loomberg) — A growing number of Wall Street banks are willing to trade Russian bonds that were once viewed as untouchable.
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JPMorgan Chase & Co. and Bank of America Corp. are among several banks that have offered to facilitate transactions in corporate and sovereign debt on behalf of clients, according to people familiar with the matter who asked not to be identified.
Banks are now willing to broker transactions after the Treasury Department said it’s not a violation of US sanctions for individuals to wind down their positions, adding clarity on an issue that’s confused many people in the market. Bank of America sent a note to investors last week saying the trades are for those seeking to exit Russian debt holdings.
In the aftermath of the Ukraine invasion and stiff US sanctions, many banks withdrew from Russia and stopped dealings in the nation’s assets. That left some investors stuck with deeply distressed positions. As recently as last month, some were unable to find a broker.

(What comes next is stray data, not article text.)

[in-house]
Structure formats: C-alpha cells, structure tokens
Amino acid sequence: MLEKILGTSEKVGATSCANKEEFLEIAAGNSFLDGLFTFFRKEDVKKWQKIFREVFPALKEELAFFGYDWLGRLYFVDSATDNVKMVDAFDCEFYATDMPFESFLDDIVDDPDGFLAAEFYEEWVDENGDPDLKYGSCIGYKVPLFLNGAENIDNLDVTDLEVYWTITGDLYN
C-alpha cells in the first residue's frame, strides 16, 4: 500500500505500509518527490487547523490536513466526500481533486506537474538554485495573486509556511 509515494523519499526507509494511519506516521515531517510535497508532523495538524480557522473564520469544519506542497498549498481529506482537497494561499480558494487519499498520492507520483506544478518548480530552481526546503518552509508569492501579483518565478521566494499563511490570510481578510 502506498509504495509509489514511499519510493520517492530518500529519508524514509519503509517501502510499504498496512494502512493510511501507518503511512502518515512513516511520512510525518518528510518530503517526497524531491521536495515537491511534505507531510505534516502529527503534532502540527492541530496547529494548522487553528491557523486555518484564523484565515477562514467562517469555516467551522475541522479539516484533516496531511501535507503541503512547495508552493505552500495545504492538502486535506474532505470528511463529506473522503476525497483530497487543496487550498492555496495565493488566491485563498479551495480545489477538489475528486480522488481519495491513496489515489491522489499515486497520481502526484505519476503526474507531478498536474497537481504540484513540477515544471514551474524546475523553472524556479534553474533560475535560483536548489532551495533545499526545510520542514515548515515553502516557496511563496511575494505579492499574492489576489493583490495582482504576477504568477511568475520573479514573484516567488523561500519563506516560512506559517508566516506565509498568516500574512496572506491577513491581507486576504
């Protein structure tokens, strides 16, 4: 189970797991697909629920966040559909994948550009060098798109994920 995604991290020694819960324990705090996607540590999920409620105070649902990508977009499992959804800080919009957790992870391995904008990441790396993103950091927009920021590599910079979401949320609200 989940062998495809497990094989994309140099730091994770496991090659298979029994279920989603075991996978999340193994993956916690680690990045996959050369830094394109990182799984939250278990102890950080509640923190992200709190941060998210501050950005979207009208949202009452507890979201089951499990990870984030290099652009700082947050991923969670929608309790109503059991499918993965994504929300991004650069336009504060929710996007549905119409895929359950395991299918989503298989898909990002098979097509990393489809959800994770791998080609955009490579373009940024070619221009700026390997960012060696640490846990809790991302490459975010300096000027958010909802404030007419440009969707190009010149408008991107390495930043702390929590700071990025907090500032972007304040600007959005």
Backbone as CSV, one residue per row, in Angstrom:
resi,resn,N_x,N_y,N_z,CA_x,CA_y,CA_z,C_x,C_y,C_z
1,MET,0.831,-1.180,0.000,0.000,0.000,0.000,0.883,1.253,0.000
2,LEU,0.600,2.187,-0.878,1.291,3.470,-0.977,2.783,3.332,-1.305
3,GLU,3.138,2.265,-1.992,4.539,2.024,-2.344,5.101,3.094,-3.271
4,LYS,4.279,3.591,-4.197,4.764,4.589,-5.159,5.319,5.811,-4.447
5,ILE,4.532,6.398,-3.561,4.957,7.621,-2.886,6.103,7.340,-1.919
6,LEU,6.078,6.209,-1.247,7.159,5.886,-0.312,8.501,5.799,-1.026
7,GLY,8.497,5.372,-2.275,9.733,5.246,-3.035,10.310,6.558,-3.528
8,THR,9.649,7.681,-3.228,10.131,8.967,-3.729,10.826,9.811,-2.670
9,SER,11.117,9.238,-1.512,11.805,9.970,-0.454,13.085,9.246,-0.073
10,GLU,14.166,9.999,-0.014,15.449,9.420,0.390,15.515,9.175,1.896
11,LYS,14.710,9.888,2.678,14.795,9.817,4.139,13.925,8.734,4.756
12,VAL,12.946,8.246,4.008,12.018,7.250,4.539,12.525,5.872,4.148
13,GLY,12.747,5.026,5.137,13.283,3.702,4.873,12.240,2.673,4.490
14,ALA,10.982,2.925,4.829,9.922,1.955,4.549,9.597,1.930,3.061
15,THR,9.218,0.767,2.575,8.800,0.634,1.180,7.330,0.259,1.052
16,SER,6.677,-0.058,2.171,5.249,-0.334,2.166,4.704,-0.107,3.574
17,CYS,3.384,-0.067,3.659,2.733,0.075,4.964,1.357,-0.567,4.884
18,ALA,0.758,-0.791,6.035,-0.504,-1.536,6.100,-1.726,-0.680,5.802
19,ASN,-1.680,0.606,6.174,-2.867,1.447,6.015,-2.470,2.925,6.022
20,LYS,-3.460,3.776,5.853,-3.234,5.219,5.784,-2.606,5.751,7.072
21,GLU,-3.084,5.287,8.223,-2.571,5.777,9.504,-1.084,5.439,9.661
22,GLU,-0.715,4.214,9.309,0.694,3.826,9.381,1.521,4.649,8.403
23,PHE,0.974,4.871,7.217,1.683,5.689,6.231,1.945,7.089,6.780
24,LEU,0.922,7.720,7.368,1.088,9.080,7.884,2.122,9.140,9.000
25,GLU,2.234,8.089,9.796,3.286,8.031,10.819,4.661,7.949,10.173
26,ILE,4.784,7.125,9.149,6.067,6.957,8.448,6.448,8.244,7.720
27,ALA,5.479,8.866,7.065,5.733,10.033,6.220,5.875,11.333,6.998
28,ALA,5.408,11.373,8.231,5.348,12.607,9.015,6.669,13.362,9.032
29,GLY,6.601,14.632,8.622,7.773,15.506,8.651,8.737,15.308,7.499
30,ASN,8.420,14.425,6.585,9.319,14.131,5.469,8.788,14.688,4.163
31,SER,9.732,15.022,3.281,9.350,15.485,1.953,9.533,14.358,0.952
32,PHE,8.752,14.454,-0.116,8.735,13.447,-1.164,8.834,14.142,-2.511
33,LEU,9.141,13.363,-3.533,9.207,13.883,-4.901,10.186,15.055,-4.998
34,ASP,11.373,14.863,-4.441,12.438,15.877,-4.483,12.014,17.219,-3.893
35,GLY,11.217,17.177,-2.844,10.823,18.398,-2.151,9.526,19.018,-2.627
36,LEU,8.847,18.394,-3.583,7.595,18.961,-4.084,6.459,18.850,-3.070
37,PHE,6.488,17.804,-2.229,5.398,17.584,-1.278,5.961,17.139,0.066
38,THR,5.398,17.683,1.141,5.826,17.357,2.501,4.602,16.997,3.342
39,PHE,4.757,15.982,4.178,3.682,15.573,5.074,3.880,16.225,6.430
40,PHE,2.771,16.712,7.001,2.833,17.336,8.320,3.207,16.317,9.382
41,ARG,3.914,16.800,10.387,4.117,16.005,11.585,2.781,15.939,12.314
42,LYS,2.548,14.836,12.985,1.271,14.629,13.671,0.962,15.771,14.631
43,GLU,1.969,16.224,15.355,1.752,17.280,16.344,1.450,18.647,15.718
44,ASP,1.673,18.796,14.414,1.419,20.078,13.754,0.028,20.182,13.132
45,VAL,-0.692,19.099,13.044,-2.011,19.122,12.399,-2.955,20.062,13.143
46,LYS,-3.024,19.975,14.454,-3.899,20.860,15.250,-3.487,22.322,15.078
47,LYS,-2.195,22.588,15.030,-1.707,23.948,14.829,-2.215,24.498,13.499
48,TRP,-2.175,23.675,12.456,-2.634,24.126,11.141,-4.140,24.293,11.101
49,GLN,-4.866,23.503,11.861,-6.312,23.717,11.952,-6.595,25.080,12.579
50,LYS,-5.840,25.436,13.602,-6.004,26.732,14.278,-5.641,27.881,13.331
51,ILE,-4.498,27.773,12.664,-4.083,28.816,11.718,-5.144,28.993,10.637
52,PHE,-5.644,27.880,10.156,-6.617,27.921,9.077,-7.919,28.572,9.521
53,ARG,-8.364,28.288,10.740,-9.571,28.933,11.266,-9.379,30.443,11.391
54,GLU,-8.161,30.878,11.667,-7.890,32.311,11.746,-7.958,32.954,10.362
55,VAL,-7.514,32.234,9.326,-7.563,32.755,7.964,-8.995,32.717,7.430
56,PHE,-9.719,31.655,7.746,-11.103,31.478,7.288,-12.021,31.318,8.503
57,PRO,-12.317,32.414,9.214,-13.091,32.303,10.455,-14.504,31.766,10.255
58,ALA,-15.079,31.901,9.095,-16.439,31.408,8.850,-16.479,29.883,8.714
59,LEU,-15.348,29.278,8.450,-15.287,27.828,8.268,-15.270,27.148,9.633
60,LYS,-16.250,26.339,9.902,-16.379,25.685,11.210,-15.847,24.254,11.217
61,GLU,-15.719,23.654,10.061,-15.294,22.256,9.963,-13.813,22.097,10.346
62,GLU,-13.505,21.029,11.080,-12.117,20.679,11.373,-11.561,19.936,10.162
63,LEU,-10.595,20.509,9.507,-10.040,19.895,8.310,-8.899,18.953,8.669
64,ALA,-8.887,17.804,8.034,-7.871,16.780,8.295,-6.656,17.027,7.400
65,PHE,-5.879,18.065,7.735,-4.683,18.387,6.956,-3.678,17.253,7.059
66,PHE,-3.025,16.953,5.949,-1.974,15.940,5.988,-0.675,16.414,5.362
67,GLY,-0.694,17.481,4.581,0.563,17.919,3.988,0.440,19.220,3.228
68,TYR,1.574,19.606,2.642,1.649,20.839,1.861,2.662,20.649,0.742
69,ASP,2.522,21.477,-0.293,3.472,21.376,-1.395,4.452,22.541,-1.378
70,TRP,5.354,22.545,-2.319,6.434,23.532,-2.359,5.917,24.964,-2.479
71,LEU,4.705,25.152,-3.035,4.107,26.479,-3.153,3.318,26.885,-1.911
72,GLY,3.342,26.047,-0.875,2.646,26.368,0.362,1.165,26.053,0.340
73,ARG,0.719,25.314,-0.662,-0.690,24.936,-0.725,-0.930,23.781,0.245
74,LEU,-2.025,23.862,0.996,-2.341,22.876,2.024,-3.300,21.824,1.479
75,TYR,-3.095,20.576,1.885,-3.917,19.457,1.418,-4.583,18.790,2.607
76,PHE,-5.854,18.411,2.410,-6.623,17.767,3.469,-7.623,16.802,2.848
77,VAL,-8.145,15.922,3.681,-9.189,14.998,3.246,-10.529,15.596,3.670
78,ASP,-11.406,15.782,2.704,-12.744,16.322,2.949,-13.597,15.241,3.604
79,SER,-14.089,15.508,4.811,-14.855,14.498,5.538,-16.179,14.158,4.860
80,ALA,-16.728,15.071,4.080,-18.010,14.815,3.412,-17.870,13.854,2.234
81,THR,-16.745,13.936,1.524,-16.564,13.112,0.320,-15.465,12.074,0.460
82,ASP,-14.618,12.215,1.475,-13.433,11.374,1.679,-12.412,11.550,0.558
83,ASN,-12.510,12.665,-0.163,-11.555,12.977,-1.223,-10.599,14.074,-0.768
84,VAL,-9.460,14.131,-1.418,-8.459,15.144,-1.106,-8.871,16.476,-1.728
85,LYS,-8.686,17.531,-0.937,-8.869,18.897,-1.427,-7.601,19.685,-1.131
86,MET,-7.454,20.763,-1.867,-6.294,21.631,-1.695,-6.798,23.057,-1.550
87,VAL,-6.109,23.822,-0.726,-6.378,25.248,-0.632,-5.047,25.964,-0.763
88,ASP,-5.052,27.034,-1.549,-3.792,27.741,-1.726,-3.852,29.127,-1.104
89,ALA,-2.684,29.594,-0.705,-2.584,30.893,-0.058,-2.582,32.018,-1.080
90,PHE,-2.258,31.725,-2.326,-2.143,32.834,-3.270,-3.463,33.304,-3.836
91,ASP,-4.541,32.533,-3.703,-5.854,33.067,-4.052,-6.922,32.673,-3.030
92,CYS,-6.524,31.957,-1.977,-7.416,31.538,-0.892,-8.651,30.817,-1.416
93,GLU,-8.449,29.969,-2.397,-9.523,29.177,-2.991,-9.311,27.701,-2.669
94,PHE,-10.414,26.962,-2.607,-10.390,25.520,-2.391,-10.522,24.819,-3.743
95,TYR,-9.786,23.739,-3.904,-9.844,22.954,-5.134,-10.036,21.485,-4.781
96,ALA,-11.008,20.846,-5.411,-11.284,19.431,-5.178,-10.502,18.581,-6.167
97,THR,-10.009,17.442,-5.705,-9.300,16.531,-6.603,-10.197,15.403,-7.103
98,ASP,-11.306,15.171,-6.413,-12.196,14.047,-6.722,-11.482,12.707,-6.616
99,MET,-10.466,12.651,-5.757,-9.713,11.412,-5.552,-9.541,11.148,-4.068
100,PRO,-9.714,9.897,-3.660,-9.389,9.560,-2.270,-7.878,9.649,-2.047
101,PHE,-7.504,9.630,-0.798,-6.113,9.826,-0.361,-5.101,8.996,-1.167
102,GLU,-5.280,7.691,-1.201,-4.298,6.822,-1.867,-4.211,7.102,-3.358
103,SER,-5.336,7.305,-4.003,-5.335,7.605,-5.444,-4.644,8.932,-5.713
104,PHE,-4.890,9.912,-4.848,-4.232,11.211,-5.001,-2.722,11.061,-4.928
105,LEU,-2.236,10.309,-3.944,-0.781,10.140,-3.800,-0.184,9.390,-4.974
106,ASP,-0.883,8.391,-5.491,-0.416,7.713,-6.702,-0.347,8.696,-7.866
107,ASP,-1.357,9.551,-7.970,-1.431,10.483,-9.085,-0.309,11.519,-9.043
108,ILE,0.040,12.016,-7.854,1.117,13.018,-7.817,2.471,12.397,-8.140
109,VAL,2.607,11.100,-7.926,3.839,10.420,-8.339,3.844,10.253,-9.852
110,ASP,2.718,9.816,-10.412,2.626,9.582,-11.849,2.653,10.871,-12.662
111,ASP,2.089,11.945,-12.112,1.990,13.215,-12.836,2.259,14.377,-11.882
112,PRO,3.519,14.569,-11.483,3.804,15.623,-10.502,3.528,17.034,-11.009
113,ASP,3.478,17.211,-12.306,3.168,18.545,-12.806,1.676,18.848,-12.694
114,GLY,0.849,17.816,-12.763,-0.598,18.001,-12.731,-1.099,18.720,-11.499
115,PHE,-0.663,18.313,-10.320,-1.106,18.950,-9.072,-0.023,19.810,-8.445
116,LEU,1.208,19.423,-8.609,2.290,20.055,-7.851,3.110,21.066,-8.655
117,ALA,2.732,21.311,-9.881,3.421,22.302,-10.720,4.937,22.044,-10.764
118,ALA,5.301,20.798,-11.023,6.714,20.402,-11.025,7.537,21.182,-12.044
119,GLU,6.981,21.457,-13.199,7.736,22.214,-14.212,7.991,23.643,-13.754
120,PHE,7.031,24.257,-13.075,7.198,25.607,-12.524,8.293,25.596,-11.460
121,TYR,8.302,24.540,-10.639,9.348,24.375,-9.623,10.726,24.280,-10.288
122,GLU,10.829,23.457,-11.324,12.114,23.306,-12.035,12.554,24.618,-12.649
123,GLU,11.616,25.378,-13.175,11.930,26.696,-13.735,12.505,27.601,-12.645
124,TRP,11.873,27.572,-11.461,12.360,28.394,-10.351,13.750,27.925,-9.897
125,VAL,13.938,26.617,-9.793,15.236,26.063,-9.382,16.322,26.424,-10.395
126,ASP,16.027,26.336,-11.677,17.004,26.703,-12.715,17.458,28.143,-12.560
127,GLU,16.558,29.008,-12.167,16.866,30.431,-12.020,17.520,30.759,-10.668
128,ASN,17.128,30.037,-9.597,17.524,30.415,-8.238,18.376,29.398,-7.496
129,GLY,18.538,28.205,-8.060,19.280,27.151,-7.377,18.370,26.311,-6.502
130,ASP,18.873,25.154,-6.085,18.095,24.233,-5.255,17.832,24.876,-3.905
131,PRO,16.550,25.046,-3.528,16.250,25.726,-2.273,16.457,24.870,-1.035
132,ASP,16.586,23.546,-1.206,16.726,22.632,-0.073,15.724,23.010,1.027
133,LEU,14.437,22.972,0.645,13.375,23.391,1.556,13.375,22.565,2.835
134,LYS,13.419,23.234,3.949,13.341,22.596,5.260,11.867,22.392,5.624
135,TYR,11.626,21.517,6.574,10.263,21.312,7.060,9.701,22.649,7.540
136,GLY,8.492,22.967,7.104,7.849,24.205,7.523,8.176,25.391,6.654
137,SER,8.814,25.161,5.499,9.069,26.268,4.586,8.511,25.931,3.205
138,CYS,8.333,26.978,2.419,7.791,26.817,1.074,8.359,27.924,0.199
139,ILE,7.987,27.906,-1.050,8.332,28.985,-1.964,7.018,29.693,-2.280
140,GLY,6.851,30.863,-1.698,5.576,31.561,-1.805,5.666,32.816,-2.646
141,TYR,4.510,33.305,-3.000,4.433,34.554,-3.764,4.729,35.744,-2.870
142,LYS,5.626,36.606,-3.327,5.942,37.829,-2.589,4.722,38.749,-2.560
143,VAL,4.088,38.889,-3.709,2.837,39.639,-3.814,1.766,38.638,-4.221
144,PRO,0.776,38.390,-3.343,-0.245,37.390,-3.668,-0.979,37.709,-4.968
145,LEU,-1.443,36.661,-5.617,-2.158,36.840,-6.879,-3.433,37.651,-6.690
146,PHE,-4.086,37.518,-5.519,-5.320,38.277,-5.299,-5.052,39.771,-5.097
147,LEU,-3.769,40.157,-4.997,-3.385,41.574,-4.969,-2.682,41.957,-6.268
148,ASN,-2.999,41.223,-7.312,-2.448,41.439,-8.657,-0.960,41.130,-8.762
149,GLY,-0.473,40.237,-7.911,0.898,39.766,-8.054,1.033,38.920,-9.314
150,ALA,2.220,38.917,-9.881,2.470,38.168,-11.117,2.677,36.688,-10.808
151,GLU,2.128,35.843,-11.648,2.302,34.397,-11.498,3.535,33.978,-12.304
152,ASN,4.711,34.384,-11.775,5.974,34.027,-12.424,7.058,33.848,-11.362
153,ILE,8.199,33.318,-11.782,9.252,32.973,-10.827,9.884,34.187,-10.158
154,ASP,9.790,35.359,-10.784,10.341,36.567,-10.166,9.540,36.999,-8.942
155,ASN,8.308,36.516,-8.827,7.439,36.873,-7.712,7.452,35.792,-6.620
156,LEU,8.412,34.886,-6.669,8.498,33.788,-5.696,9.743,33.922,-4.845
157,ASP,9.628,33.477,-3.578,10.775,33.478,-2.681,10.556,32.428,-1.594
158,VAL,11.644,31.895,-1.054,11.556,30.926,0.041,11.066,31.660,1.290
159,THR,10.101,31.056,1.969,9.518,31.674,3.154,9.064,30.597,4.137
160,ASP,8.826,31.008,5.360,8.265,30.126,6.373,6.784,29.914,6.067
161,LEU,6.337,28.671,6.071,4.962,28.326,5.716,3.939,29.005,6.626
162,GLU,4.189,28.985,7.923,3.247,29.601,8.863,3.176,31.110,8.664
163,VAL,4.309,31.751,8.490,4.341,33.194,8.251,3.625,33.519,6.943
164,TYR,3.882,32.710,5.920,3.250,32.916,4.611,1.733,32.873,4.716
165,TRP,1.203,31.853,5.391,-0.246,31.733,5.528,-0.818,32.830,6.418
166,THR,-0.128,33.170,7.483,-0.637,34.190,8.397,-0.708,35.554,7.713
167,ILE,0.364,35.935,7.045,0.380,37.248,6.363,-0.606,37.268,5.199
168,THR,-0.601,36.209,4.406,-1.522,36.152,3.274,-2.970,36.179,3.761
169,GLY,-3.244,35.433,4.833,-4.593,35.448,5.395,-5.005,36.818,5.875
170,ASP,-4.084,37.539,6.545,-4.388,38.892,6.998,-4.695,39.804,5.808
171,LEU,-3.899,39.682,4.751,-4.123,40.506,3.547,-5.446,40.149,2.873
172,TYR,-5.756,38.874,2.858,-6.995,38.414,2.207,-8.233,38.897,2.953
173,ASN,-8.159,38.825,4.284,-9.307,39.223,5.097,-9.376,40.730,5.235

Lawyers say that investors have always been allowed to sell their positions under the US sanctions rules, but the topic has been so contentious that many brokers simply refused. Given the recent guidance from Office for Foreign Assets Control, there’s now more confidence in the market about the ways that banks can deal in Russian assets without breaking the rules.
Barclays Plc and Jefferies Financial Group Inc. have also offered bids to investors, Bloomberg reported last week. Reuters reported earlier on Monday that JPMorgan, Bank of America and Citigroup Inc. were active in the market.
Representatives for JPMorgan, Bank of America and Citigroup declined to comment.
OFAC granted a license last month authorizing transactions needed to exit a position in Russian debt or equity. The license, which expires Oct. 20, also gave approval to purchase securities if it’s part of the disposal process.
Russian debt prices have rebounded in recent weeks as trading increases and locals look for assets to buy with money coming in from energy exports. The 10-year government bond is trading at 39 cents on the euro, up from the lows of 16 cents at the end of June, when banks had stepped back from trading.
(Updates with Citigroup declining to comment in antepenultimate paragraph.)
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